See also Southeast Ceramics v. Klem, 246 Ga. 294, 295(1), 271 S.E.2d 199 (1980). We will therefore address Schroder's extremely belated appeal of the 2002 contempt citation despite the fact that it was not included in her original notice of appeal. See Patterson v. Lopez, 279 Ga.App. 840, 841(1), 632 S.E.2d 736 (2006).
A trial court has wide discretion in determining whether its orders have been violated and such determination will not be disturbed absent a gross abuse of discretion. If there is any evidence in the record to support a trial judge's determination that a party either has or has not wilfully disobeyed the trial court's order, the decision of the trial court will be affirmed on appeal.
(Citations and punctuation omitted.) City of Roswell v. Eller Media Co., 275 Ga. 379(1), 566 S.E.2d 659 (2002). Schroder, not the appellee, has the burden of demonstrating error by the record, Fisher v. One Stop Mtg., 258 Ga.App. 479, 480, 574 S.E.2d 605 (2002), and she has failed to do so.
The record shows that a hearing on the contempt motion was held, and Schroder appeared. However, the record contains no transcript of the testimony.
Without a transcript or an agreed-upon statement of the events at the ․ hearing, we must presume the trial judge ruled correctly on all issues presented and that the evidence was sufficient to support the judgment. We cannot consider factual assertions in briefs that are not supported by the record. And parties cannot supplement the record by attachments to their briefs.
(Citations, punctuation and footnotes omitted.) Allen v. Edge, 262 Ga.App. 82, 83(2), 584 S.E.2d 686 (2003). “We cannot consider [Schroder's] claim because there is no transcript of the proceedings below and no attempt to recreate the record as provided for in OCGA § 5-6-41(g) and (i).” (Citation and footnote omitted.) Burnette v. Perry, 253 Ga.App. 407, 559 S.E.2d 153 (2002). As appellant, Schroder has “the burden of showing error by the record. When a transcript of the evidence is necessary, as it is here, and the appellant omits it from the record or fails to submit a statutorily authorized substitute, we must assume that the evidence supported the [judgment].” (Citations and footnotes omitted.) Id. This enumeration of error is without merit.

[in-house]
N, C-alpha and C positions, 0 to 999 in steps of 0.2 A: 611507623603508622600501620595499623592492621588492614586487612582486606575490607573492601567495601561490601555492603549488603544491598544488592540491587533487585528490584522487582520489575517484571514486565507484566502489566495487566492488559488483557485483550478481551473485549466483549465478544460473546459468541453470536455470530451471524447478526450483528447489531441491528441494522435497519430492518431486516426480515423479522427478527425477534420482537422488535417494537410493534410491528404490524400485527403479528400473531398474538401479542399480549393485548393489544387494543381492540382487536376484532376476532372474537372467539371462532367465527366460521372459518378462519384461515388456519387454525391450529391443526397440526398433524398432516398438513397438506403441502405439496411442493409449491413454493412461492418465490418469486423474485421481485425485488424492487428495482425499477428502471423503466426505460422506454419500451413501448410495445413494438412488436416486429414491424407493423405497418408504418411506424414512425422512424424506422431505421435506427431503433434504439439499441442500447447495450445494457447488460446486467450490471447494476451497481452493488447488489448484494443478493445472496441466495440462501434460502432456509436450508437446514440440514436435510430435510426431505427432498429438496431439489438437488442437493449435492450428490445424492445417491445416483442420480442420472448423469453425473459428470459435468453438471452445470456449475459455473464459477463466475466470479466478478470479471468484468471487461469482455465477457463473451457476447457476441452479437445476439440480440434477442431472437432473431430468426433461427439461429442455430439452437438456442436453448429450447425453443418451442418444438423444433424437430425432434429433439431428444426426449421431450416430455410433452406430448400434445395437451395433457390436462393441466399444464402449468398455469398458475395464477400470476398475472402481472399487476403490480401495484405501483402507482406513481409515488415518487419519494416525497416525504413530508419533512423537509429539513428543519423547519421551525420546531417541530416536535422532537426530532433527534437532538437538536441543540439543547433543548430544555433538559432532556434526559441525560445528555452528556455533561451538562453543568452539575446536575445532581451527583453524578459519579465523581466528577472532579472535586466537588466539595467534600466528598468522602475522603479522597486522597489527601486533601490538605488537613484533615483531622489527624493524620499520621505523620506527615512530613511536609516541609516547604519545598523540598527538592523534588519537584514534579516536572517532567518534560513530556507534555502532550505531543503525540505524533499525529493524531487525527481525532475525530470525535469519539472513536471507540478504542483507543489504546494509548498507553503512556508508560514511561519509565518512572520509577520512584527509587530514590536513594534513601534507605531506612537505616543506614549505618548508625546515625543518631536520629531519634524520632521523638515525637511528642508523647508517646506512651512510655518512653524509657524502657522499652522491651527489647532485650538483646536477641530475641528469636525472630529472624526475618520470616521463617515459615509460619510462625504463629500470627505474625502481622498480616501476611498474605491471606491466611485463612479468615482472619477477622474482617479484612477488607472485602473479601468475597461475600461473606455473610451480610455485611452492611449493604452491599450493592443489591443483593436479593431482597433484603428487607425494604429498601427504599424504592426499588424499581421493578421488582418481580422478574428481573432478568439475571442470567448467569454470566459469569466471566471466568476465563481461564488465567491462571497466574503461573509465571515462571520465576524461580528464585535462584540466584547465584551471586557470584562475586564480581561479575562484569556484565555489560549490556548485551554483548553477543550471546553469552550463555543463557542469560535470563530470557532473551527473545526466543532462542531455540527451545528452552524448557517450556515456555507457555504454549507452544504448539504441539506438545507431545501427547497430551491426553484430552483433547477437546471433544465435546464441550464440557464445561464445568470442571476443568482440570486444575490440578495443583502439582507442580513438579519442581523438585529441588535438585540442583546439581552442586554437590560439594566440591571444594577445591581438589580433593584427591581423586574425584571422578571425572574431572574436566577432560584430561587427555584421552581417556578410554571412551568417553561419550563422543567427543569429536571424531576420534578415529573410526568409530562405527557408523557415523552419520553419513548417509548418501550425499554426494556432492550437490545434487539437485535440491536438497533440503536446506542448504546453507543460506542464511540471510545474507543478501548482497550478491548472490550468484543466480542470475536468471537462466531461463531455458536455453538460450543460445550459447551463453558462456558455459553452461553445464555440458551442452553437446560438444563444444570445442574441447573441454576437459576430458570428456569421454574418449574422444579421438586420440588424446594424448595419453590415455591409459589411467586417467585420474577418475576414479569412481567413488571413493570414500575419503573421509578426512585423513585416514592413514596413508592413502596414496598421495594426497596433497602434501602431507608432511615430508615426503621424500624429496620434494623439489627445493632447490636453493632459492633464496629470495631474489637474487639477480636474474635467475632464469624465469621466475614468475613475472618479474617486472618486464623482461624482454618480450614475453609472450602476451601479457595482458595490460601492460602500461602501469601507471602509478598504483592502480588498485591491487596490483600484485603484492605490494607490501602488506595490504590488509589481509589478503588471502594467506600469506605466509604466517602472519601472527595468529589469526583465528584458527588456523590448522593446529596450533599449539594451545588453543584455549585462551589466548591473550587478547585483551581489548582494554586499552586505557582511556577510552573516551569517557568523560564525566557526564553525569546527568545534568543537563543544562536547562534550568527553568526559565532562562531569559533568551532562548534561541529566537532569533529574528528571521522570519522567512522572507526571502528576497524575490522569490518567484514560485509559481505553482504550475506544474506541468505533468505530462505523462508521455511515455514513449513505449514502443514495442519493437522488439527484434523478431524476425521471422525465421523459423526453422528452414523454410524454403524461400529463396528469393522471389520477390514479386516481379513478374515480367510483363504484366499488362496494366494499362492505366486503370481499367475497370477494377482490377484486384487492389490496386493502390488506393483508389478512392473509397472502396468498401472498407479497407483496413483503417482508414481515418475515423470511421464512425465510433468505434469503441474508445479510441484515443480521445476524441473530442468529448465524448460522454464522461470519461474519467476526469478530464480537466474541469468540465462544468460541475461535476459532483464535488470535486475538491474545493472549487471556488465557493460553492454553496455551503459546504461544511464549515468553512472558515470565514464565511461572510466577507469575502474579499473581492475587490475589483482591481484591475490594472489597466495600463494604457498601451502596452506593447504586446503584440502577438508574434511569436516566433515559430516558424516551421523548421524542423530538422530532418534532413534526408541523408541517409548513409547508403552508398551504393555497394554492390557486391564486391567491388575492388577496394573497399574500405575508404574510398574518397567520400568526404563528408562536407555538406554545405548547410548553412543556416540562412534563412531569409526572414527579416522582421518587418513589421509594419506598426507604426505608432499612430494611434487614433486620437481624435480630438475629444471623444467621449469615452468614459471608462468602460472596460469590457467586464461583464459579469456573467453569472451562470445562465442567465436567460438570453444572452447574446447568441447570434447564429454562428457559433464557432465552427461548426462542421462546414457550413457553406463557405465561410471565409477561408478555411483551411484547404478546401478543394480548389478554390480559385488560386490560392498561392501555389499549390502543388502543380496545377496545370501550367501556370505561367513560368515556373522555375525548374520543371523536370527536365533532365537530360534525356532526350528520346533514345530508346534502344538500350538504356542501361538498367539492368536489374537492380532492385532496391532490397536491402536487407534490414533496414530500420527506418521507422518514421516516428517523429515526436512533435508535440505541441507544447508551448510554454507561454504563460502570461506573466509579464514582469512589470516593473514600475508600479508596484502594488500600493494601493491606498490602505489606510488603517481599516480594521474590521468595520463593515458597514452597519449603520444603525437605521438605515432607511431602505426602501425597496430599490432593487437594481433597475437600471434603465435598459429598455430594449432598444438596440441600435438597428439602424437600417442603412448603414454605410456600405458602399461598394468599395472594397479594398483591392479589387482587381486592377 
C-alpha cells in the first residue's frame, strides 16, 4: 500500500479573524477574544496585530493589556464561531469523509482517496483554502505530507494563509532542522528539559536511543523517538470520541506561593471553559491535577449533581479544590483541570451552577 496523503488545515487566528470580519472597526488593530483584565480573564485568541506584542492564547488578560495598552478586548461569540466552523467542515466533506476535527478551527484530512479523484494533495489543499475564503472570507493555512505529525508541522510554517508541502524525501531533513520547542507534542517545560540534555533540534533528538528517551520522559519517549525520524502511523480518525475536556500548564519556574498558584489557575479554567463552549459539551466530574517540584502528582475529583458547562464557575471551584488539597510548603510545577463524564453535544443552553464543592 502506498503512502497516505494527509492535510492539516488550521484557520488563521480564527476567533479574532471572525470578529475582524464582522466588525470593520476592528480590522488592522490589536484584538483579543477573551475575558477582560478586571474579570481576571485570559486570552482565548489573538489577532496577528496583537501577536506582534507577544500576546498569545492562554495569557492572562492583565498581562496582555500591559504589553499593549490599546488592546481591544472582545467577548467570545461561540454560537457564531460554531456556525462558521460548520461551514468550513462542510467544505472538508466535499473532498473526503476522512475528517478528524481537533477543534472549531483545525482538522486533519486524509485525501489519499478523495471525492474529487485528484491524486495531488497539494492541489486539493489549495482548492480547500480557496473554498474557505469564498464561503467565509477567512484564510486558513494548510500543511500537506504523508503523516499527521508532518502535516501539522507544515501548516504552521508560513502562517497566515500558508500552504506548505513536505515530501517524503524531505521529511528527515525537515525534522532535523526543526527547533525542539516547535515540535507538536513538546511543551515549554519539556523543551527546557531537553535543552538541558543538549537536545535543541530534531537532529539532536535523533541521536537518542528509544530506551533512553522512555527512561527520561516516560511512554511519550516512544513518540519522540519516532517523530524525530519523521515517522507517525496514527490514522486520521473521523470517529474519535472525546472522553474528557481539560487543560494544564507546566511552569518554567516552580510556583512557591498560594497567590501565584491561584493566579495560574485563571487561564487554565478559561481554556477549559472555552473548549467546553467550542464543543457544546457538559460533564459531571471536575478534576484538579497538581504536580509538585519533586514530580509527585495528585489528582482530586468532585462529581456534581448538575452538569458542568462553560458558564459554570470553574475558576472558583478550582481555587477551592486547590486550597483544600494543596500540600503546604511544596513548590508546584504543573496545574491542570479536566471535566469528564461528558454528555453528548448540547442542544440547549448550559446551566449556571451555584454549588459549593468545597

3. For the reasons stated in Division 2, we will deem Schroder's limited notice of appeal to be an appeal of the judgment on the jury verdict in favor of Murphy, despite her expressly declining to address this issue in her brief. We are similarly precluded from considering the merits, however, because Schroder also failed to obtain a transcript of the jury trial or an agreed-upon substitute under OCGA § 5-6-41(g). In the absence of a transcript, we must presume that the evidence supported the jury's verdict. Burnette, supra.
4. Schroder's complaint that the trial court mishandled funds deposited into the court's registry for takedown of the trial testimony, as well as her “Motion to Expedite Review of the December 28, 2005 Order Depositing Funds into Court Registry so Appellant has her money for filing fee for A06A1941 Appellant Brief” are properly addressed to the Fulton County Superior Court. As directed in the trial court's order of December 28, 2005, Schroder must apply directly to that court for the return of her funds. Schroder's “motion to expedite” is therefore denied.
5. The remaining motions filed by Schroder are dismissed as moot.
1. This limited notice of appeal was filed within the time permitted to appeal from the judgment on the jury verdict.
2. On November 7, 2003, Schroder filed a motion for discretionary appeal, which was denied by this court as untimely. On December 4, 2003, she filed a “Motion to Set Aside Judgment in This Case Due to New Evidence,” which was denied on January 22, 2004. She moved to reconsider that order and that motion was denied March 11, 2004.
SMITH, Presiding Judge.
RUFFIN, C.J., and PHIPPS, J., concur.